So what’s the energy for? The energy allows you to purchase cards and the cards have different effects, some of which require energy. For instance, the card that won the game for me was Herbivore. It gave me a victory point each round I didn’t attack. By concentrating on matching dice to earn victory points and avoid attacking, I was able to stay out of Tokyo in the later stages of our game. Yet I racked up victory points and maintained the ability to heal any attacks coming from a Tokyo based monster. The cards add significantly to the game because they change strategies greatly and immediately. For instance, the player that took a chance and stayed in had a card that gave him a victory point every time he attacked. Therefore, if he could have survived and pulled off an attack from Tokyo, he would have won the game.

Even though the rules are simple, the situations and the cards can mean some significant strategic thinking, which clearly happened in the game we played. Even my eight year-old was caught up in considering when to stay in and when to leave Tokyo. If I hadn’t have pulled enough victory points to get to twenty my final round, she followed me and could almost potentially get to twenty herself. Therefore, it’s a great game for all ages. The mechanics work well and they keep the game moving. When playing with children, adults can still have a lot of fun. There’s not a ton of pieces so you don’t spend an hour on setup like with some boardgames. You can get set up and going in five minutes, teach the rules in another five, and play a full game in half an hour. It’s the perfect game for a family game night or for a game party. We’ll be playing more of King of Tokyoespecially after adding the expansion, which I’ll cover in a later review.

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This book was an unexpected find. I’ve been visiting the library and checking out Chinese and Japanese recipe books because I’ve started to try and learn to cook more traditional Chinese recipes. Tucked in among those recipe books was Serve the People: A Stir-Fried Journey Through China by Jen Lin-Liu. It does have Chinese recipes in it, and that’s probably why it was classified among the recipe books, but it’s really much, much more.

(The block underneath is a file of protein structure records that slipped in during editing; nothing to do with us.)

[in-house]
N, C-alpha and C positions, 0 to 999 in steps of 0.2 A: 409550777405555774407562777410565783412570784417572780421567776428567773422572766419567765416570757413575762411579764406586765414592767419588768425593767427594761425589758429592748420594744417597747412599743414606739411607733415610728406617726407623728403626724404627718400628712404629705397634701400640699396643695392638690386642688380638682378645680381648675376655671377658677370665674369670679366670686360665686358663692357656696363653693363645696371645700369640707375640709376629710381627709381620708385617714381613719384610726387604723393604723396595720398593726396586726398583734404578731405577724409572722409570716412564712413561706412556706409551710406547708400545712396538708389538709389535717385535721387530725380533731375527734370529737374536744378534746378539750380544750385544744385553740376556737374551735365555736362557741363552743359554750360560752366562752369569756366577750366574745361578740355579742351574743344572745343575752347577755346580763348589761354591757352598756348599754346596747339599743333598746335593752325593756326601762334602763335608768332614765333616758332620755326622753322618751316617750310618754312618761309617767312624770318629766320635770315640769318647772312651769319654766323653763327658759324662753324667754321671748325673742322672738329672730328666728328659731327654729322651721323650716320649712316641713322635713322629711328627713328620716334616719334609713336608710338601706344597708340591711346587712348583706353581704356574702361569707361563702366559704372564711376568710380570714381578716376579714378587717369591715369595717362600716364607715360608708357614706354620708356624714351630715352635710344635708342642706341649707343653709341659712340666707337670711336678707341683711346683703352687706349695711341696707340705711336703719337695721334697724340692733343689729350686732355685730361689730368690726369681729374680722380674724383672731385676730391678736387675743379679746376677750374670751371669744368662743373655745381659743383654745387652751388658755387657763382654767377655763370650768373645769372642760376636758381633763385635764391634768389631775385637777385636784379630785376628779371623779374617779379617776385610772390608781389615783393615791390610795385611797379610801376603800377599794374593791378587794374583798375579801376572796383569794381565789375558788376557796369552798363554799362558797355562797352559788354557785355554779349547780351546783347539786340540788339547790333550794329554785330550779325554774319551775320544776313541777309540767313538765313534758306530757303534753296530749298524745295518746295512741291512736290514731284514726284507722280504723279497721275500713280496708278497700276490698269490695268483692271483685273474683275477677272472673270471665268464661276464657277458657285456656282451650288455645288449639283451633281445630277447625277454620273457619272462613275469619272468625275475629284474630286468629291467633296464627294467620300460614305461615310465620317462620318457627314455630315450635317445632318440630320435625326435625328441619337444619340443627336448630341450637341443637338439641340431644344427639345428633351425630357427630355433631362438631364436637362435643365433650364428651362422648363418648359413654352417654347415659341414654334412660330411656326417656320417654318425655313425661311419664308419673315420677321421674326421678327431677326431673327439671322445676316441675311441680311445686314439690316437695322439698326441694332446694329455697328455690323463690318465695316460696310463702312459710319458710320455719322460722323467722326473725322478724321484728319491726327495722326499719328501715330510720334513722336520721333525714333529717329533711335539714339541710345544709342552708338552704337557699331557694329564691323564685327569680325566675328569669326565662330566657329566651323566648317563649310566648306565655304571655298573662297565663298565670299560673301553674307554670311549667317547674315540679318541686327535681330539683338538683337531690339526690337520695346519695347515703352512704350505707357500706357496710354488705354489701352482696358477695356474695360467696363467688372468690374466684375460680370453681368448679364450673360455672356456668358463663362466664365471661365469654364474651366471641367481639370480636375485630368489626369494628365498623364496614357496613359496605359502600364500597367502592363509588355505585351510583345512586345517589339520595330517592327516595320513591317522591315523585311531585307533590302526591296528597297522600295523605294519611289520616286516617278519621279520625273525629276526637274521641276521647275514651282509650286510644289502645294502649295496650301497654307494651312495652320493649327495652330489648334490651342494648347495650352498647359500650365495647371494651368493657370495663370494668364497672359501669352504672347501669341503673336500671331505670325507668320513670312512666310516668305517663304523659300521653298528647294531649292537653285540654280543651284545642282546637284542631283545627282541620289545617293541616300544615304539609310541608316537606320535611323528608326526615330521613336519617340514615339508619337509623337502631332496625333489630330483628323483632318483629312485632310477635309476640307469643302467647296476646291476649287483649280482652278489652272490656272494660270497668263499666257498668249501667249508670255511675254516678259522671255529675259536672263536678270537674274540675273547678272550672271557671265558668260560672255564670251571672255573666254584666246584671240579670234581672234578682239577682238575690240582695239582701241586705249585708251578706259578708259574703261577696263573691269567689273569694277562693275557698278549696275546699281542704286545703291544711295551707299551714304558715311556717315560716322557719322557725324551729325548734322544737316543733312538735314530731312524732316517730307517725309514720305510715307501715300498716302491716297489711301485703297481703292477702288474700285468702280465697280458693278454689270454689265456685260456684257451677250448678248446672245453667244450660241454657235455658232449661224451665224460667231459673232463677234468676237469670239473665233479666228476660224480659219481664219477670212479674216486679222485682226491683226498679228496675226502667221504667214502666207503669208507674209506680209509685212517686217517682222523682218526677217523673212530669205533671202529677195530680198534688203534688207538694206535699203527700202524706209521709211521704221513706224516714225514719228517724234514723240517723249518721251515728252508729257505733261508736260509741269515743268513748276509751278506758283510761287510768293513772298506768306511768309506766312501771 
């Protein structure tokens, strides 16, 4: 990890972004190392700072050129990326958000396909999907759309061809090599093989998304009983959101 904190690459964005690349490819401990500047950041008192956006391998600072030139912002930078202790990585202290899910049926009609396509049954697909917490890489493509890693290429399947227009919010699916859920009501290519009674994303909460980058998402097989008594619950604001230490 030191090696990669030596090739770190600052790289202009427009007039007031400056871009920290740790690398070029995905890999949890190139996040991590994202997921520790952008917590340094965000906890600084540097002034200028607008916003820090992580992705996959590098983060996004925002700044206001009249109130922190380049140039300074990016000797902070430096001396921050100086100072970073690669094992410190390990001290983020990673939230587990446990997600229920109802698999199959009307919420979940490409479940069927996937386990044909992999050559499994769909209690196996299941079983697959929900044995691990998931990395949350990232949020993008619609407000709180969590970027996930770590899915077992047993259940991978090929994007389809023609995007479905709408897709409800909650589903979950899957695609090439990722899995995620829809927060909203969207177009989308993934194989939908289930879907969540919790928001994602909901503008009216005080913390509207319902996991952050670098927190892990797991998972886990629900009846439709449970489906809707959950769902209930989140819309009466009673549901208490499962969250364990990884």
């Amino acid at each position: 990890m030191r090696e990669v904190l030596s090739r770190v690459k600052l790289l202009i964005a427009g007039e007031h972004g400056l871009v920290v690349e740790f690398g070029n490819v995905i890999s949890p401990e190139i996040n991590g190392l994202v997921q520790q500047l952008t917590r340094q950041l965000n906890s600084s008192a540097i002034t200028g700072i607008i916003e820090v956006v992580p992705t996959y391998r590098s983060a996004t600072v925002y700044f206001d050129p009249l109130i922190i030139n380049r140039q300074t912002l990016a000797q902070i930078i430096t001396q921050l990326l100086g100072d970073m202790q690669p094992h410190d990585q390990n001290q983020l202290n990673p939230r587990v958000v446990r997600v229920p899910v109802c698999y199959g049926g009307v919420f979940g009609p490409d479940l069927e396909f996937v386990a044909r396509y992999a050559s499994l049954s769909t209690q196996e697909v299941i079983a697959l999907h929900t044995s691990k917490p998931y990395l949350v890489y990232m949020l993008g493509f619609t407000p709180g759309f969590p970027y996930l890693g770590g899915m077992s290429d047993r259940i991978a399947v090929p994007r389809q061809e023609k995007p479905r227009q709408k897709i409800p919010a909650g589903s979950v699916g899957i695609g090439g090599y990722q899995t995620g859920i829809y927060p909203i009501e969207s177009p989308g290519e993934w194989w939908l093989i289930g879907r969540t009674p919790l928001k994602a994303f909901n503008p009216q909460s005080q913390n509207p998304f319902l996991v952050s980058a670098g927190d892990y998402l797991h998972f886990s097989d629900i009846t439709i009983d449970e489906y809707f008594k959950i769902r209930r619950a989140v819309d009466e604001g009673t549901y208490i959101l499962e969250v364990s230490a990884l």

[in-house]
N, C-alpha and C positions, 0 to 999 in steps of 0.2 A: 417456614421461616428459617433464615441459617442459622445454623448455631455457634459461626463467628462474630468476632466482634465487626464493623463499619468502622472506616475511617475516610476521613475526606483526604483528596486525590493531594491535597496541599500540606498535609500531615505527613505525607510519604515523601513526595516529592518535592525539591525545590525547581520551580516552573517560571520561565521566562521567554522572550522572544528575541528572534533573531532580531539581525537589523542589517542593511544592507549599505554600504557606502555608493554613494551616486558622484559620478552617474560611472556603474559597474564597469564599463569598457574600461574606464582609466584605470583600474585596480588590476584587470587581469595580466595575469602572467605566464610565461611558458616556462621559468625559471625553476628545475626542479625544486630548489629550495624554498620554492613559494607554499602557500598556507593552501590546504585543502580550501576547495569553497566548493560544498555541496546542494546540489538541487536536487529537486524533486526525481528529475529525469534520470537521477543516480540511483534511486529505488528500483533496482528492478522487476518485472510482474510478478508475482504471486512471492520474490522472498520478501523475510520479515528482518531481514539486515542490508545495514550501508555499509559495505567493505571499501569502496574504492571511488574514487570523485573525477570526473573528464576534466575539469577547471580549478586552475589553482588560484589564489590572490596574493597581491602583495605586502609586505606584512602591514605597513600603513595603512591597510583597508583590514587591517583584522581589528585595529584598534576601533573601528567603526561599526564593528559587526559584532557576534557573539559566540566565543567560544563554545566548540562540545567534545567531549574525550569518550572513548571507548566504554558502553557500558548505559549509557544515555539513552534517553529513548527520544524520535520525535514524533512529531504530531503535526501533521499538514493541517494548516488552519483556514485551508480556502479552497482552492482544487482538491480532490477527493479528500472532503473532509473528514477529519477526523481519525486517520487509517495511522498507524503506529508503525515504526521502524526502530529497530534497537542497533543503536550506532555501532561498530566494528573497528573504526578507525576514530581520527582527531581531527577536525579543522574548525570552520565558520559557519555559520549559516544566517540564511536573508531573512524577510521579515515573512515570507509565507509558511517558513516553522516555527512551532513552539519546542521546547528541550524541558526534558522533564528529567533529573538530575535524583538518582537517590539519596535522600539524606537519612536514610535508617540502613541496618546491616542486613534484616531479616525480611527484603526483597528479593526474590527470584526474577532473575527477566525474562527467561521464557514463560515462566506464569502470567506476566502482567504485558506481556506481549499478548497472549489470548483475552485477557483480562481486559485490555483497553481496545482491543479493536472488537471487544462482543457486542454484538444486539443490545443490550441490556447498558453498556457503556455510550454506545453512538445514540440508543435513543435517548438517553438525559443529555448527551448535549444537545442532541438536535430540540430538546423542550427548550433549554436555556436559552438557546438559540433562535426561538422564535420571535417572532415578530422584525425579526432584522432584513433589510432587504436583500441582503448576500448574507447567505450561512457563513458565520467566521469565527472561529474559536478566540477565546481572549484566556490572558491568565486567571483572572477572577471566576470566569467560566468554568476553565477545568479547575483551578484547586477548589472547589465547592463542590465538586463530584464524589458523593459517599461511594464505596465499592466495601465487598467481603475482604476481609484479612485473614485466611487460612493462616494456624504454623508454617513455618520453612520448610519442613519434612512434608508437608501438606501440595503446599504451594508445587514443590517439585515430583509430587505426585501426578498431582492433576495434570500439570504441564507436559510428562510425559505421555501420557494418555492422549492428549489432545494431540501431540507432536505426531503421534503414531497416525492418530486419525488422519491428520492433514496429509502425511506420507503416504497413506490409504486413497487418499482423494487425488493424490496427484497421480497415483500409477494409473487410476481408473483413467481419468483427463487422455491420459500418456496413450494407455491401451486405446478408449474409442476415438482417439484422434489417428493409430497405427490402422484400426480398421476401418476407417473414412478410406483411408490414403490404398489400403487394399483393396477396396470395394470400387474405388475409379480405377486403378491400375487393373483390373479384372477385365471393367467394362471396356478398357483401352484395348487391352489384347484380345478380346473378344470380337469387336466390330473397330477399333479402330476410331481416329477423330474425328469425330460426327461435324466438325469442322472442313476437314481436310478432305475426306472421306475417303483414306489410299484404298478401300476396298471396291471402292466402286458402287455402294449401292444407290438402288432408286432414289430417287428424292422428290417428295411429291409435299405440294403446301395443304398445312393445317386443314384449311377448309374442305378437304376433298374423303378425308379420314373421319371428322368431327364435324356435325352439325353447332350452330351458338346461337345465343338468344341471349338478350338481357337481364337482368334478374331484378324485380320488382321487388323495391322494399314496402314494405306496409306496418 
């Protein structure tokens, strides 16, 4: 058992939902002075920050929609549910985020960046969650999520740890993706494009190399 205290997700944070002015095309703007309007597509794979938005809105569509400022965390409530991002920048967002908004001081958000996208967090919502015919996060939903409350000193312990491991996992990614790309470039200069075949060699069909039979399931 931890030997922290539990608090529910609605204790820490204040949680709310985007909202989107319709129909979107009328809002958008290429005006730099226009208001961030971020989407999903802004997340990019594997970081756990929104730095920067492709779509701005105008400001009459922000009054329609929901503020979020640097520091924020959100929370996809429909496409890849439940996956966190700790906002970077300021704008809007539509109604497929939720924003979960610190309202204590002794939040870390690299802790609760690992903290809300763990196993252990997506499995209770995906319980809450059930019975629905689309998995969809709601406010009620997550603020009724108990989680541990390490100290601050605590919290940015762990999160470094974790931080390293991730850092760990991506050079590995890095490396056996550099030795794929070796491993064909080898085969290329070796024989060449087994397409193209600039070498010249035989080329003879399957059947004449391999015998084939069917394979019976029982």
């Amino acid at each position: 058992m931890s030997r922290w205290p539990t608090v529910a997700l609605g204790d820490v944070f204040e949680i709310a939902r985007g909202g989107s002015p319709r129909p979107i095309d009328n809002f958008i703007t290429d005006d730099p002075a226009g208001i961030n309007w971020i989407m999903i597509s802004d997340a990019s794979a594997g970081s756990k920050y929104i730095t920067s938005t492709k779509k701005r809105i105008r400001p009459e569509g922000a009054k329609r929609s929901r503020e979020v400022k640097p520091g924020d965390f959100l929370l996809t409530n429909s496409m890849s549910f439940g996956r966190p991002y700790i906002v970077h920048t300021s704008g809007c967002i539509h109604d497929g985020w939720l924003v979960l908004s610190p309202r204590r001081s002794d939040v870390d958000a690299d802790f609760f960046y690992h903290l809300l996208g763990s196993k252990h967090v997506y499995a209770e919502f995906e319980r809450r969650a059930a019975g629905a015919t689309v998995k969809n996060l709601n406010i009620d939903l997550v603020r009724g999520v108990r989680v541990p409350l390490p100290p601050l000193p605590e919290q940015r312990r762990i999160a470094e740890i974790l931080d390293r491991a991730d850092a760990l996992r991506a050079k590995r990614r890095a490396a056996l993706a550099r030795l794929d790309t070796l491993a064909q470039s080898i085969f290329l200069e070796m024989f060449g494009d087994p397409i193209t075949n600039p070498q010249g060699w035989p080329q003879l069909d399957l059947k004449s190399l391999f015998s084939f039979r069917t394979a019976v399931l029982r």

Serve the People is a walk through Lin-Liu’s experiences in China as she first begins to learn how to cook professionally and then as she apprentices in several places before heading back to where her journey started, Beijing, to open her own cooking school. As you might expect from an autobiographical book, this jewel is filled with her life experiences during this journey including the people she met and developed relationships with. It’s a great book about food, but it’s an even better book which gives an unvarnished view on modernizing China and how the changes impact the folks who live in various regions of that large nation. But what really sets the book apart are the people.

Lin-Liu is able to develop friendships with those who remember what it was like before the Cultural Revolution and who lived through the changes that caused to the country. She’s able to interact with folks who were born after that event and who have known nothing but the communist state. Her friends include those who waitress for what we’d consider an impossibly low wage to folks with an international reputation like Jereme Leung, whom she apprenticed under in Shanghai. And what we see with each friend and acquaintance is a portrait of a real person with highs, lows, aspirations, and fears. Each person imparts a part of themselves on Lin-Liu and her journey shows us how she changes as she meets and comes to know each one.

The book also has several recipes from Jen Lin-Liu herself that I’m looking forward to trying. But even if I never were to attempt a single recipe, I highly recommend this book. It’s an excellent read for all the reasons I’ve mentioned above. While I got a copy at the library, I’m probably going to buy my own in order to read it a couple of times more. There’s a lot of insight in her relationships with each person, and there is wisdom to be gained vicariously as others have lived life and had their share of lumps and successes. Because it’s a book about people and relationships, you can read it quickly and add it to a checklist of completed books, but this one is better read slowly, pondering each interaction Lin-Liu has and how many of them are different from what we expect in the West. Thinking about each one will cause some rethinking of perceptions and expectations of life.